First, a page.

It was so pretty, with the golden wheat crop springing up to the waist level, along with occasional farms of garlic and other vegetables. Once in a while, we came across dilapidated farm-houses, which must’ve been used years ago, to store the farm produce. Each of these broken-down barns kind of tells a story of how they stood firm, while time proceeded.
Stairway to Heaven
Yuvaan, as usual was with the porters and the guide, who were pretty much flying ahead of everyone.
After Lakcha was the village called Nahin. The village had a main square, where people gathered and chatted away. After a quick break, Ramesh invited all of us to his uncle’s house, which was being converted into a home-stay.
The warmth of his uncle, along with the splendid view of the valley and the river from one of the rooms was enough for a thought to cut across our minds – to stay a night at this place. Howsoever nice it was, we didn’t have time, and so we bid him a goodbye
and left for our river-side campsite.
Almost after a gruelling 9 km descent through villages called Lakcha, Nahin, Shalinga and Talinga, we reached the river-side.
Local temple - Shalinga
Little hiker and mom!
At the end of the trail after the Talinga village was a bridge, which helped us cross the river. The small patch of green at the other side of the bridge was selected for setting up camp. Manasi and Shruti were relieved by the sight of running water.
Local Wild Flowers
Although, they were warned that the water was extremely cold, still – they decided to take a mini-bath over there, cleaning up the last 6 days of sweat and salt off of the bodies. The boys had a nice time throwing pebbles and rocks in the roaring river. The half-dip in river was followed by a nice cup of tea and snacks.
While we soaked the sun, the cook and the porters got ready for the last meal – the last dinner while on the trek.
Villagers in Shalinga
The next day, we were supposed to walk back to Gushaini, spend the night where we stayed while coming, and the following day – back to Delhi.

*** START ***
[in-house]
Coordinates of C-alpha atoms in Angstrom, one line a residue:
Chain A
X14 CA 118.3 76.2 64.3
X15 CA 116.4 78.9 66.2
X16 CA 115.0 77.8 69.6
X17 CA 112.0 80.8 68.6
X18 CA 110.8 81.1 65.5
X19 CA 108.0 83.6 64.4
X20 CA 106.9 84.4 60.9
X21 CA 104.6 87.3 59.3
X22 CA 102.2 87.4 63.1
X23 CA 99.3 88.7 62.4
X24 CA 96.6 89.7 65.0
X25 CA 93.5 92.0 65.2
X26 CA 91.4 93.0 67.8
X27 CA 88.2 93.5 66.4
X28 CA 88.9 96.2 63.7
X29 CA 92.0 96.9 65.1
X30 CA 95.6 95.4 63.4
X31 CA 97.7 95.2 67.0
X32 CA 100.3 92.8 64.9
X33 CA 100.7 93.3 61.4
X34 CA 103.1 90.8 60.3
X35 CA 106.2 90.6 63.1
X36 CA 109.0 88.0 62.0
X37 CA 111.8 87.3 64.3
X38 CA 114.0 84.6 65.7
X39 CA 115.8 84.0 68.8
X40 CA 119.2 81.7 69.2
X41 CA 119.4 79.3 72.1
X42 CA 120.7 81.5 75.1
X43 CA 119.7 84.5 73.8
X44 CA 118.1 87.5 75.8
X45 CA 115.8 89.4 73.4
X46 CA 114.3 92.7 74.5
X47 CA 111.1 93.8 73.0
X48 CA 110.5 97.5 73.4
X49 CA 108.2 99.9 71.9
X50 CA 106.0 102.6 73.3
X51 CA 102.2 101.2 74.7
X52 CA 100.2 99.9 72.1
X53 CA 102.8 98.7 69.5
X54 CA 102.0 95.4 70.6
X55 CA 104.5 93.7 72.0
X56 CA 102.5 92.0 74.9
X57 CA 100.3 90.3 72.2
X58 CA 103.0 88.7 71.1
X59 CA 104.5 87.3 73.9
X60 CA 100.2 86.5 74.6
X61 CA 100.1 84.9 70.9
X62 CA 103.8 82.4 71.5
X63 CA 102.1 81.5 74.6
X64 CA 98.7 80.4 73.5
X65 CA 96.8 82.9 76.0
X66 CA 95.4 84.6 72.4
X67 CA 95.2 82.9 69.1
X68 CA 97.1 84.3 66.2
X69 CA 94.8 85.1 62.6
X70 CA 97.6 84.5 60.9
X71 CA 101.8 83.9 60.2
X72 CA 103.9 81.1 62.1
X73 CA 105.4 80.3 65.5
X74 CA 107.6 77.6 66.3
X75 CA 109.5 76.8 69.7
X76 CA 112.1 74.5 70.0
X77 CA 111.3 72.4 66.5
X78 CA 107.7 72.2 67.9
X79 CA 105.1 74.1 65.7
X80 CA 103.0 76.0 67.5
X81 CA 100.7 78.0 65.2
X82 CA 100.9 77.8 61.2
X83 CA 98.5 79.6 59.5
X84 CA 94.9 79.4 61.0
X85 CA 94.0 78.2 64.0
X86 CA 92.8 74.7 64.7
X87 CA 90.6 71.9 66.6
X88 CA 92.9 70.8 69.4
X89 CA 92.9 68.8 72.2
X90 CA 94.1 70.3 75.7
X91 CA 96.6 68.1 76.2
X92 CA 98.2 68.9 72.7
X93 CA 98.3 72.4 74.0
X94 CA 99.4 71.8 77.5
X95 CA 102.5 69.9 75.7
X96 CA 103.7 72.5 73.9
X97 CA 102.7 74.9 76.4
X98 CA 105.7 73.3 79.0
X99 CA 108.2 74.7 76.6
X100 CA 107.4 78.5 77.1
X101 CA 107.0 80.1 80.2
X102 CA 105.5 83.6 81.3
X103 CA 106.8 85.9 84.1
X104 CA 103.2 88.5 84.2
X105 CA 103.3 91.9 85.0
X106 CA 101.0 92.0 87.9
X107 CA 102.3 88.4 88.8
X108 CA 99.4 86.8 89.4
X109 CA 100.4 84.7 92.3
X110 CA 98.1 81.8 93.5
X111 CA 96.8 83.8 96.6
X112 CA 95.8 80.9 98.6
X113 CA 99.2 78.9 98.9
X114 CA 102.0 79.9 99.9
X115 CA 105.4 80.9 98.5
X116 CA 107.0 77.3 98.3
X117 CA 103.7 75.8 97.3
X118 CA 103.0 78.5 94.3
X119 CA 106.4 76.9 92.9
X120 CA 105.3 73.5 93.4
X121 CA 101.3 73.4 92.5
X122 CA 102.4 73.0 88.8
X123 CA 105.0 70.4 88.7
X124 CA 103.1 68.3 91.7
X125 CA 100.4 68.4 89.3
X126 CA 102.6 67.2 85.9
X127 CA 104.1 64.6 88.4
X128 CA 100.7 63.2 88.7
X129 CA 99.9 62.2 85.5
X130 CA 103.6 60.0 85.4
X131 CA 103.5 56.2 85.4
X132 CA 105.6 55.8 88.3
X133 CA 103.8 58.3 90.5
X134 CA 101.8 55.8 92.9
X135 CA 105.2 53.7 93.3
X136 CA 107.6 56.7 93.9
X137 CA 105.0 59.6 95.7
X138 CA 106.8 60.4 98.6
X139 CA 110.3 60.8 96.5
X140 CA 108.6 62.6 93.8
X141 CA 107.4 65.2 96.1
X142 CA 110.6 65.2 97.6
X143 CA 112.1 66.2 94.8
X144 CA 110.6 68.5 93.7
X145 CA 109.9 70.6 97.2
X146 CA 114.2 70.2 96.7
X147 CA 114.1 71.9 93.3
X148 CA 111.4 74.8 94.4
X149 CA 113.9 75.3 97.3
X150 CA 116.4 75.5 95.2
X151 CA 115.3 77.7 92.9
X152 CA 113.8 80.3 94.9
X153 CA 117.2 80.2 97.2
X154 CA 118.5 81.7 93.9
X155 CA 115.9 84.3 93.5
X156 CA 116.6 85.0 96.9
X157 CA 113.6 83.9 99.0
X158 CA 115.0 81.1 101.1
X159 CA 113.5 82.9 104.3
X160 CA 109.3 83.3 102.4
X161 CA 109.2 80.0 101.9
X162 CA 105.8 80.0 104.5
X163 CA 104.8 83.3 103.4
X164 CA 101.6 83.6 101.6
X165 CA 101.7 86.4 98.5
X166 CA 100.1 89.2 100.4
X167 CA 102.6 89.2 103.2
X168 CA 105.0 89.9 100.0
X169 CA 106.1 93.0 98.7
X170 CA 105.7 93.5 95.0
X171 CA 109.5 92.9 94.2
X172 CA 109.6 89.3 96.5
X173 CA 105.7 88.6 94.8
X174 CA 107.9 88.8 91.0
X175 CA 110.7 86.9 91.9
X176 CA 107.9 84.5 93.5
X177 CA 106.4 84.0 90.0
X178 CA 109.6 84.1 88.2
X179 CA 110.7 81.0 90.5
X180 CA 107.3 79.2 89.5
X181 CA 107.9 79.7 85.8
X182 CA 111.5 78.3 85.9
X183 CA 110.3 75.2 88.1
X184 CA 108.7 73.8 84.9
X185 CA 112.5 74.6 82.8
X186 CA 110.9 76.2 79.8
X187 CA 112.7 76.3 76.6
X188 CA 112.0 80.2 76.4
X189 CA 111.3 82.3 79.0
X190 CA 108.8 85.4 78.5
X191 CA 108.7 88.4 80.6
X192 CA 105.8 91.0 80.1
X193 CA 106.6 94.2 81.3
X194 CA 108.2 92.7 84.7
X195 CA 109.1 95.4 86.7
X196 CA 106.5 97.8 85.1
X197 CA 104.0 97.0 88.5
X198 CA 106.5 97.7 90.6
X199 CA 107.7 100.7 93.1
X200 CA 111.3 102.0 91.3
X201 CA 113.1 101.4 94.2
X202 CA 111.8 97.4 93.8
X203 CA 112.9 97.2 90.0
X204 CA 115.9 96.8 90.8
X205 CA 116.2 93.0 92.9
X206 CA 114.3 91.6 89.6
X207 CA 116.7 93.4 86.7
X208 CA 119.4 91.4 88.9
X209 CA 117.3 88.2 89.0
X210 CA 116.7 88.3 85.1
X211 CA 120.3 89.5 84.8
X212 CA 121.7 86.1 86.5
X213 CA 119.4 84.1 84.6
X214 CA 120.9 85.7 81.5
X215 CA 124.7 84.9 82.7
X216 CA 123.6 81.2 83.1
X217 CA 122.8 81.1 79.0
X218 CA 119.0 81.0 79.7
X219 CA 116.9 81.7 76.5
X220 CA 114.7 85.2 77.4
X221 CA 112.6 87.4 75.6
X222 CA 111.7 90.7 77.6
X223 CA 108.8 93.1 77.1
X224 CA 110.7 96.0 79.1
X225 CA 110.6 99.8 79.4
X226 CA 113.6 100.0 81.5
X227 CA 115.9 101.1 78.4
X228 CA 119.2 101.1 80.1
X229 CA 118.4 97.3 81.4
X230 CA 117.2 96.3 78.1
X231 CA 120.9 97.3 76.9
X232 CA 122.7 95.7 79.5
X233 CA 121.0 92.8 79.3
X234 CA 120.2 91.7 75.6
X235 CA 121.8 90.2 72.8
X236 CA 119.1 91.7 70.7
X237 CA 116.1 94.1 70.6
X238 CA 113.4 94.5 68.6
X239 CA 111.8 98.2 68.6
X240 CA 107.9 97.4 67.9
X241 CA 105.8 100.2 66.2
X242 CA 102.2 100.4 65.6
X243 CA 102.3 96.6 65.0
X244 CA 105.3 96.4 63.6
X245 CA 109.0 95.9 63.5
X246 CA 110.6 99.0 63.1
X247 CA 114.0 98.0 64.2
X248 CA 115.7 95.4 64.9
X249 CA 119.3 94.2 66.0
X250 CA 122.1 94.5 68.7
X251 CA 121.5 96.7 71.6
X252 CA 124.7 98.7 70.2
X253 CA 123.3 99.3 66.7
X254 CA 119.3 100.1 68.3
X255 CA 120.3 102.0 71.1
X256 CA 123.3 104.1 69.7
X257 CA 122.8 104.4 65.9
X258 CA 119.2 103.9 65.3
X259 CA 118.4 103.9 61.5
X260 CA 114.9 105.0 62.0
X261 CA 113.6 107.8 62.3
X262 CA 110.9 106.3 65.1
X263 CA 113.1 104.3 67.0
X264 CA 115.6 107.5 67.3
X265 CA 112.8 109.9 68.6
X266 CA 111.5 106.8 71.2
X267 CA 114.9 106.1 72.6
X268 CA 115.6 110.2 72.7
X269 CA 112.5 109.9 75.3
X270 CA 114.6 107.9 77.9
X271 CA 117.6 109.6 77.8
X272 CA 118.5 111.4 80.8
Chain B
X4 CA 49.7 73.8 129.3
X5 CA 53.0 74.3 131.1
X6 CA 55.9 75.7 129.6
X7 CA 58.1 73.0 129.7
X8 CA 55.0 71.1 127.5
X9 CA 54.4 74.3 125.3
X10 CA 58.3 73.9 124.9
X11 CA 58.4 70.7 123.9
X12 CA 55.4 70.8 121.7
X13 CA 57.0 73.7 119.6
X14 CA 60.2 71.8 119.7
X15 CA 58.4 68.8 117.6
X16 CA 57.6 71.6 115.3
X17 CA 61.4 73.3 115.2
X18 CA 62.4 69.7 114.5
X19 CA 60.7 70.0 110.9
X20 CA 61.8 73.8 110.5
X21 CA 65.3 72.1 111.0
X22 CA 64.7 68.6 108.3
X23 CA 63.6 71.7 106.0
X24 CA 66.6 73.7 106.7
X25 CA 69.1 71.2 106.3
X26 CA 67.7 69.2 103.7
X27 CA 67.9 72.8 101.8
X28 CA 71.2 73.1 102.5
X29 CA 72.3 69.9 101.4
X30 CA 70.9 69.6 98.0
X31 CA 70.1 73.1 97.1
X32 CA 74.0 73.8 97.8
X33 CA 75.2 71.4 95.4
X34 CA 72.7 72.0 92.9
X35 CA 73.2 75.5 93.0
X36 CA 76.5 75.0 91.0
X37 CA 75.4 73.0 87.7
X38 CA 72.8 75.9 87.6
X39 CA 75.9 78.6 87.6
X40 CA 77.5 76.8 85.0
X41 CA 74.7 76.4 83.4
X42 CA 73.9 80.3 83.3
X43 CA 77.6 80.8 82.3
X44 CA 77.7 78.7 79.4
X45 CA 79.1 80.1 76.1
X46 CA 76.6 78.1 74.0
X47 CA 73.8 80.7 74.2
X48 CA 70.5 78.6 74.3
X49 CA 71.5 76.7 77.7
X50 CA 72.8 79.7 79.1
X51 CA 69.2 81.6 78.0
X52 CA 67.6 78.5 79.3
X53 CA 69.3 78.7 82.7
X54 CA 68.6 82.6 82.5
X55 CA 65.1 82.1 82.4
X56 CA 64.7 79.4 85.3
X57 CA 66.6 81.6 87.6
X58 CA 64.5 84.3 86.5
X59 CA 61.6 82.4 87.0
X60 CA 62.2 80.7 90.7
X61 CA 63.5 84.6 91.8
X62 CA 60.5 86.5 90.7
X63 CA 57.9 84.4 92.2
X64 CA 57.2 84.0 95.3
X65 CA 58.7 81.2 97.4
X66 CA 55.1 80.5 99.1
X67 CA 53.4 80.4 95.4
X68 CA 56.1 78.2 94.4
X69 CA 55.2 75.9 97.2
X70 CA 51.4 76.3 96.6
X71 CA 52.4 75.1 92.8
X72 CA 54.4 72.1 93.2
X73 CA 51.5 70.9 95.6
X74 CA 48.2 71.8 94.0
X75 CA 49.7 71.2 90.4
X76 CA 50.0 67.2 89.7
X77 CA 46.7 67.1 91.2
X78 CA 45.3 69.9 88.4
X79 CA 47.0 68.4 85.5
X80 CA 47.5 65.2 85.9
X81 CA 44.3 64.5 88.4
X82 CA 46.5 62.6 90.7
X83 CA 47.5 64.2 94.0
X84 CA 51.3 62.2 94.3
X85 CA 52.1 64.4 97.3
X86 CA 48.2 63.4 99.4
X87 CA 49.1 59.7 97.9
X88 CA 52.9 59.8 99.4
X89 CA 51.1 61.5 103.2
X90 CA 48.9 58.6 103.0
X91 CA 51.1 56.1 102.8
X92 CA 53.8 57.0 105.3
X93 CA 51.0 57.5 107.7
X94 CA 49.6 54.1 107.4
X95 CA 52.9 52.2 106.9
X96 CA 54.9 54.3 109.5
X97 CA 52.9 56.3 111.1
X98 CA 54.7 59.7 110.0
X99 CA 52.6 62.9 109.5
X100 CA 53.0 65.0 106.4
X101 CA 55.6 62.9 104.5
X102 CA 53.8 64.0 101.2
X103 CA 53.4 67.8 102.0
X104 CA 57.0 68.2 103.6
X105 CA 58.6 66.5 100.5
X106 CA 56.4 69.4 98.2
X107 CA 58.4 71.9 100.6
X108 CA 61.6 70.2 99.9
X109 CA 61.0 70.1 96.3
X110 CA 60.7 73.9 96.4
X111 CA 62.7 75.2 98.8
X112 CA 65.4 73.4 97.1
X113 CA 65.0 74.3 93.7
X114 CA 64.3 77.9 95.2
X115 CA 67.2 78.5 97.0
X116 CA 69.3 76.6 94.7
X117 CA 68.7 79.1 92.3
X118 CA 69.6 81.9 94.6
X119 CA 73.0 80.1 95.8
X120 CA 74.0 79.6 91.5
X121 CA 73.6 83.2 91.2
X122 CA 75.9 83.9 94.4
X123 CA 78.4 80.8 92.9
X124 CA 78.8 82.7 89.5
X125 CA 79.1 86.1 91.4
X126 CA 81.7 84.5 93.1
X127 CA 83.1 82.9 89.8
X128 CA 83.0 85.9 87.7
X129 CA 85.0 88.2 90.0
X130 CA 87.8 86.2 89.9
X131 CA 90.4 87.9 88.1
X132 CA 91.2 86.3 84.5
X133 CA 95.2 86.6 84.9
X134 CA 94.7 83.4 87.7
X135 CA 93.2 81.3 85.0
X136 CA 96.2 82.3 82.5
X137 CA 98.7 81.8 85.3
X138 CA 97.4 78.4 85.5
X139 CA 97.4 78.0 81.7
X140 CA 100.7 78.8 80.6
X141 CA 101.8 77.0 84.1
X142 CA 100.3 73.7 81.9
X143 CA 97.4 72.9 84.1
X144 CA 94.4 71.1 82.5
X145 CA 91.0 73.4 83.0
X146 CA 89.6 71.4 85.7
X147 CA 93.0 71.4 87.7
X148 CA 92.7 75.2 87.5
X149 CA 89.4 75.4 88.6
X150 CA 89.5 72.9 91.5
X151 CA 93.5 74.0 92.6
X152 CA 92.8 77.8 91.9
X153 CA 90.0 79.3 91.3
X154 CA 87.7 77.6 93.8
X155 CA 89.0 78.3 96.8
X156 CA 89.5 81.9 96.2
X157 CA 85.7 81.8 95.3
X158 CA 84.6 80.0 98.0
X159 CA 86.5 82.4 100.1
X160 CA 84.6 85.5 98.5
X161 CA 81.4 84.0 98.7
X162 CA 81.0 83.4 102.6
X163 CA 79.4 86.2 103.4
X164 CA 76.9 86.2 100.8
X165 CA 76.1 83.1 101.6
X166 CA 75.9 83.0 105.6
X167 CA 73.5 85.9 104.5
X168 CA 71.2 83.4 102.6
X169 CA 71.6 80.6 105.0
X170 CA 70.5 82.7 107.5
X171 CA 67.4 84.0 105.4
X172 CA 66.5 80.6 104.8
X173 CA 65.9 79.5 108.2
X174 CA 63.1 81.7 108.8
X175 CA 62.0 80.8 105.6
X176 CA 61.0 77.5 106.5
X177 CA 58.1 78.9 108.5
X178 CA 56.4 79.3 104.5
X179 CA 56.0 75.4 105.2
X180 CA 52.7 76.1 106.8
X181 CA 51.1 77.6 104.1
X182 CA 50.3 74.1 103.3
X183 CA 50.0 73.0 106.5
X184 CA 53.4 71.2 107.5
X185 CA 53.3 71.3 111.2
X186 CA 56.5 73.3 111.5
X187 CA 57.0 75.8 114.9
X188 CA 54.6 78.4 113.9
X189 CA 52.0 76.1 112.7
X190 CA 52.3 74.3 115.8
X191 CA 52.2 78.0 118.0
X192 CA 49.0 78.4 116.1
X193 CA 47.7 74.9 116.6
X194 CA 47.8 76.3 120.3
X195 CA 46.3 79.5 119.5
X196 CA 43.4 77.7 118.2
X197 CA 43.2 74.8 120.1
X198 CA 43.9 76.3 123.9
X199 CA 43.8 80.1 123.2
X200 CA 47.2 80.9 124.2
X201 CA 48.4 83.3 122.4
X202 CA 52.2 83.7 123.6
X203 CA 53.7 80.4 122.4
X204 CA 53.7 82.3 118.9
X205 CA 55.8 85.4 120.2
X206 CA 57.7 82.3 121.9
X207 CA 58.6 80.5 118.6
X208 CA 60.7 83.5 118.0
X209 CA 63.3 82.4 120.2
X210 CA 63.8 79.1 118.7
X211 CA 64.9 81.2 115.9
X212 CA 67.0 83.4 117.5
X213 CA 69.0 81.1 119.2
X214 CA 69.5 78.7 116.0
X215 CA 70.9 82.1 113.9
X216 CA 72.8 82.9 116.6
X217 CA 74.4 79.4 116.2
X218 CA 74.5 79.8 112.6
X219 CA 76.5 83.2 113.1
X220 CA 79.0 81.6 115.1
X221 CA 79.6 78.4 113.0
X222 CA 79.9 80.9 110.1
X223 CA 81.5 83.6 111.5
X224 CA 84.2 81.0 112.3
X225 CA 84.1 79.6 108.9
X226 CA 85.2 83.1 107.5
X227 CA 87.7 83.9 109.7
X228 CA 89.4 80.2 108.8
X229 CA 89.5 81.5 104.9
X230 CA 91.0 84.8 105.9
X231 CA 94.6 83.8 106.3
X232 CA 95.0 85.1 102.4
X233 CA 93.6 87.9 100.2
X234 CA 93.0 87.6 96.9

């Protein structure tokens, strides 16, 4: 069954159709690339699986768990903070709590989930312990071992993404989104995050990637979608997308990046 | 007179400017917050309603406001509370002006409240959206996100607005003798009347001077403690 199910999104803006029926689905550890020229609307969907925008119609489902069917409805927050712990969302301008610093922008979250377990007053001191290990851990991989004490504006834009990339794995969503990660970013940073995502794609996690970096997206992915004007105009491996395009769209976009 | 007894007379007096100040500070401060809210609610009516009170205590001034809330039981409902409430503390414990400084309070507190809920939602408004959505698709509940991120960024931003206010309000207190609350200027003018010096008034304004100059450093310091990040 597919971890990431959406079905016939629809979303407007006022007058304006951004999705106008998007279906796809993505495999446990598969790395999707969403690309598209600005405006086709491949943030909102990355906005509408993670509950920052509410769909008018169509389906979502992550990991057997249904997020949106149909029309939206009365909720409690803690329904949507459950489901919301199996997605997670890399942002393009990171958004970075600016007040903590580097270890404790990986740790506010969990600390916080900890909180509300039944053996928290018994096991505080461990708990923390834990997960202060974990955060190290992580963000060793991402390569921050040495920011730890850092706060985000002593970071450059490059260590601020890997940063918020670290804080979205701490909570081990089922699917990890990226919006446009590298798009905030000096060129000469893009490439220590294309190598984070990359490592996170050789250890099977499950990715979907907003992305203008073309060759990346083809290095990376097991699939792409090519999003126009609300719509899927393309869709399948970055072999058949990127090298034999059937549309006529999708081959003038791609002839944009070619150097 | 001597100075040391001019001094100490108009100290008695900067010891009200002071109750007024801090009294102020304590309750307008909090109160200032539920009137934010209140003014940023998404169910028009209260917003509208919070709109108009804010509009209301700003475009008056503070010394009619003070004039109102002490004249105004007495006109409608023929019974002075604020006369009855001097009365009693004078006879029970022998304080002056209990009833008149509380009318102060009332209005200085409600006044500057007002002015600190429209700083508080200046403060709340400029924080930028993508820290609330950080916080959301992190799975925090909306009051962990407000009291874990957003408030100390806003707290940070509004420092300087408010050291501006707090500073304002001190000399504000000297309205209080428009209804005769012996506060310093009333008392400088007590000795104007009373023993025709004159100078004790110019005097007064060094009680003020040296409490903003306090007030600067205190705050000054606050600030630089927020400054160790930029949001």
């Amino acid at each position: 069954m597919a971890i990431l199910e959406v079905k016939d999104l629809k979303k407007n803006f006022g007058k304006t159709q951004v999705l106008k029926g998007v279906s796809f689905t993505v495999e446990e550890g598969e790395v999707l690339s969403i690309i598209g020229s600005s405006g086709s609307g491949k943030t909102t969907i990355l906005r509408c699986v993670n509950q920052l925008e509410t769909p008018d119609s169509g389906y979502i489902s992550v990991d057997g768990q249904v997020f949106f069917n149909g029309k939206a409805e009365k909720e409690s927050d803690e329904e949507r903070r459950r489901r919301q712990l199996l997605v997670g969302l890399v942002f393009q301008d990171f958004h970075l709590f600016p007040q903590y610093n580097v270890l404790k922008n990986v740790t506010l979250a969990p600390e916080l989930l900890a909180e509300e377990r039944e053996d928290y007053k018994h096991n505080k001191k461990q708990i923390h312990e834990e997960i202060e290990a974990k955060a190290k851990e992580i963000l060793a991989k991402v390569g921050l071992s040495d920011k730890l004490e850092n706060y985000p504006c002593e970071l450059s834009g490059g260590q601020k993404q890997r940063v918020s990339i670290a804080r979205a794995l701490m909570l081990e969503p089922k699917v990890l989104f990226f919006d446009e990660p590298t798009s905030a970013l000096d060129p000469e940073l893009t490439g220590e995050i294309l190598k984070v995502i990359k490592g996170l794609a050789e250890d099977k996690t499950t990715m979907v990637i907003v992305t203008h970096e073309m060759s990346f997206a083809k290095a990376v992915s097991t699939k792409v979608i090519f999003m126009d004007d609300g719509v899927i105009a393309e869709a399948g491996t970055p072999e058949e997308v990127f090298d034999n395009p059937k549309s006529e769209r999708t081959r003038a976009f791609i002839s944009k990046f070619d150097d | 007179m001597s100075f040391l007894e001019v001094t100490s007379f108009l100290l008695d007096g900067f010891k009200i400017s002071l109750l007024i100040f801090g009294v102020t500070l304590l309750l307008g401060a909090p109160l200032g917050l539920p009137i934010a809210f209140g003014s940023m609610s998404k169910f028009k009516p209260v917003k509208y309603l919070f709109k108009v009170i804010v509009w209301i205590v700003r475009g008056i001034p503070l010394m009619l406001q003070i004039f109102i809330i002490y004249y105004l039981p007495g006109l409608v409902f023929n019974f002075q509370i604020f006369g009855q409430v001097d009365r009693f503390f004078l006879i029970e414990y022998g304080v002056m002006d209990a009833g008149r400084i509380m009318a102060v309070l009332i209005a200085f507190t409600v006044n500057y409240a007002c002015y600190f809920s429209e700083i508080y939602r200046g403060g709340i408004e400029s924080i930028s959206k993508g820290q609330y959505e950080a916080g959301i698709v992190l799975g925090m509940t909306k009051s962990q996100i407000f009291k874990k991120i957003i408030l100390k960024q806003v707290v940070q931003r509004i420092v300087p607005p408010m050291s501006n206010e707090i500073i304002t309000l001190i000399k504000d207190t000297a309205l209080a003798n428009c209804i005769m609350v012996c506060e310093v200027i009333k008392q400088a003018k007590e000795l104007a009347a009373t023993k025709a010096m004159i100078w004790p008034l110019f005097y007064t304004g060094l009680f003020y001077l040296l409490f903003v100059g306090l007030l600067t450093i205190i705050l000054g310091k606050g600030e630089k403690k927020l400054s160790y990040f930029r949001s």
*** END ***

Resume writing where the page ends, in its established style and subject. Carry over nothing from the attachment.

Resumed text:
As we sat by the campfire, among the discussions of return journey, we chatted on what a beautiful trek this has been, both physically as well as emotionally.
Walking towards riverside campsite
With star-studded sky overhead, the river gushing at its full force, the beauty of the glimmering lights of the villages in a distance, the serenity of the place and its environs rubbed on to us like nothing before had done.
Arjun and his mom
Campsite at riverside
Dinner got over, and with genuinely happy feelings, we retired back to our tents.
Local Medical Unit at Gushaini
The following day, a short 4 km walk to Gushaini, followed by a jeep ride, and a stay at Panki’s place was a perfect end to the amazing trek that we had been on.
At Riverside besides Panki's place
With Panki Sood.
The evening was very well spent (reading, having coffee, lazing around, taking photos etc.) near the riverside,
Snap of a snap being taken
which is just behind Pank’s home. Getting inspired from this trek, we all decided to come back on such treks every year.
Great view and friend
Now, it’s something to be seen if we keep up to the promise we gave ourselves!
Temple in Gushaini
Yuvaan with Dileep - the cook!
On the trail